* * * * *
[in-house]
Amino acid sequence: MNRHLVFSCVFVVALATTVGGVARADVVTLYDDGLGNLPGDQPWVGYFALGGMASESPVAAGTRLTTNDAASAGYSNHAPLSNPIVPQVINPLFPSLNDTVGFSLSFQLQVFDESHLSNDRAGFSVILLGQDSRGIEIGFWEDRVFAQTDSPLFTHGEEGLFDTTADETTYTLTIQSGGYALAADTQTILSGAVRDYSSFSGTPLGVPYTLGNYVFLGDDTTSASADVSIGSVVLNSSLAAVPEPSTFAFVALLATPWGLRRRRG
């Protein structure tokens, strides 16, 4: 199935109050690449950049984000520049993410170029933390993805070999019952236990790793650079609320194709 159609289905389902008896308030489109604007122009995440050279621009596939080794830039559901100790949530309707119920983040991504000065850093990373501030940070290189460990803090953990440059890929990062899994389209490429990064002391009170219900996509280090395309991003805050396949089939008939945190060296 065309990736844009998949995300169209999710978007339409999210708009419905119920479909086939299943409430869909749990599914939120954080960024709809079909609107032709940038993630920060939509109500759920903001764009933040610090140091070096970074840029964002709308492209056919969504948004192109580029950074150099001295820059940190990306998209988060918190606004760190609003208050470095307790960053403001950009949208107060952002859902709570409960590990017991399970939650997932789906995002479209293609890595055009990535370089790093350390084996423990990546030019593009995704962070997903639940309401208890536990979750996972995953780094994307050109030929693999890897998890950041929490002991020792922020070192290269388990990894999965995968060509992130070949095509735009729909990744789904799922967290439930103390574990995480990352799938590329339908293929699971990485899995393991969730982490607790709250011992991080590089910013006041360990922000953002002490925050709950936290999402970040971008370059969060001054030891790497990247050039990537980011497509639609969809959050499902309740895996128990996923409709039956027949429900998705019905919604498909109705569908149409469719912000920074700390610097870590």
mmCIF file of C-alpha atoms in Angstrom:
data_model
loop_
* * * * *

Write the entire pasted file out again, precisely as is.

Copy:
[in-house]
Amino acid sequence: MNRHLVFSCVFVVALATTVGGVARADVVTLYDDGLGNLPGDQPWVGYFALGGMASESPVAAGTRLTTNDAASAGYSNHAPLSNPIVPQVINPLFPSLNDTVGFSLSFQLQVFDESHLSNDRAGFSVILLGQDSRGIEIGFWEDRVFAQTDSPLFTHGEEGLFDTTADETTYTLTIQSGGYALAADTQTILSGAVRDYSSFSGTPLGVPYTLGNYVFLGDDTTSASADVSIGSVVLNSSLAAVPEPSTFAFVALLATPWGLRRRRG
């Protein structure tokens, strides 16, 4: 199935109050690449950049984000520049993410170029933390993805070999019952236990790793650079609320194709 159609289905389902008896308030489109604007122009995440050279621009596939080794830039559901100790949530309707119920983040991504000065850093990373501030940070290189460990803090953990440059890929990062899994389209490429990064002391009170219900996509280090395309991003805050396949089939008939945190060296 065309990736844009998949995300169209999710978007339409999210708009419905119920479909086939299943409430869909749990599914939120954080960024709809079909609107032709940038993630920060939509109500759920903001764009933040610090140091070096970074840029964002709308492209056919969504948004192109580029950074150099001295820059940190990306998209988060918190606004760190609003208050470095307790960053403001950009949208107060952002859902709570409960590990017991399970939650997932789906995002479209293609890595055009990535370089790093350390084996423990990546030019593009995704962070997903639940309401208890536990979750996972995953780094994307050109030929693999890897998890950041929490002991020792922020070192290269388990990894999965995968060509992130070949095509735009729909990744789904799922967290439930103390574990995480990352799938590329339908293929699971990485899995393991969730982490607790709250011992991080590089910013006041360990922000953002002490925050709950936290999402970040971008370059969060001054030891790497990247050039990537980011497509639609969809959050499902309740895996128990996923409709039956027949429900998705019905919604498909109705569908149409469719912000920074700390610097870590």
mmCIF file of C-alpha atoms in Angstrom:
data_model
loop_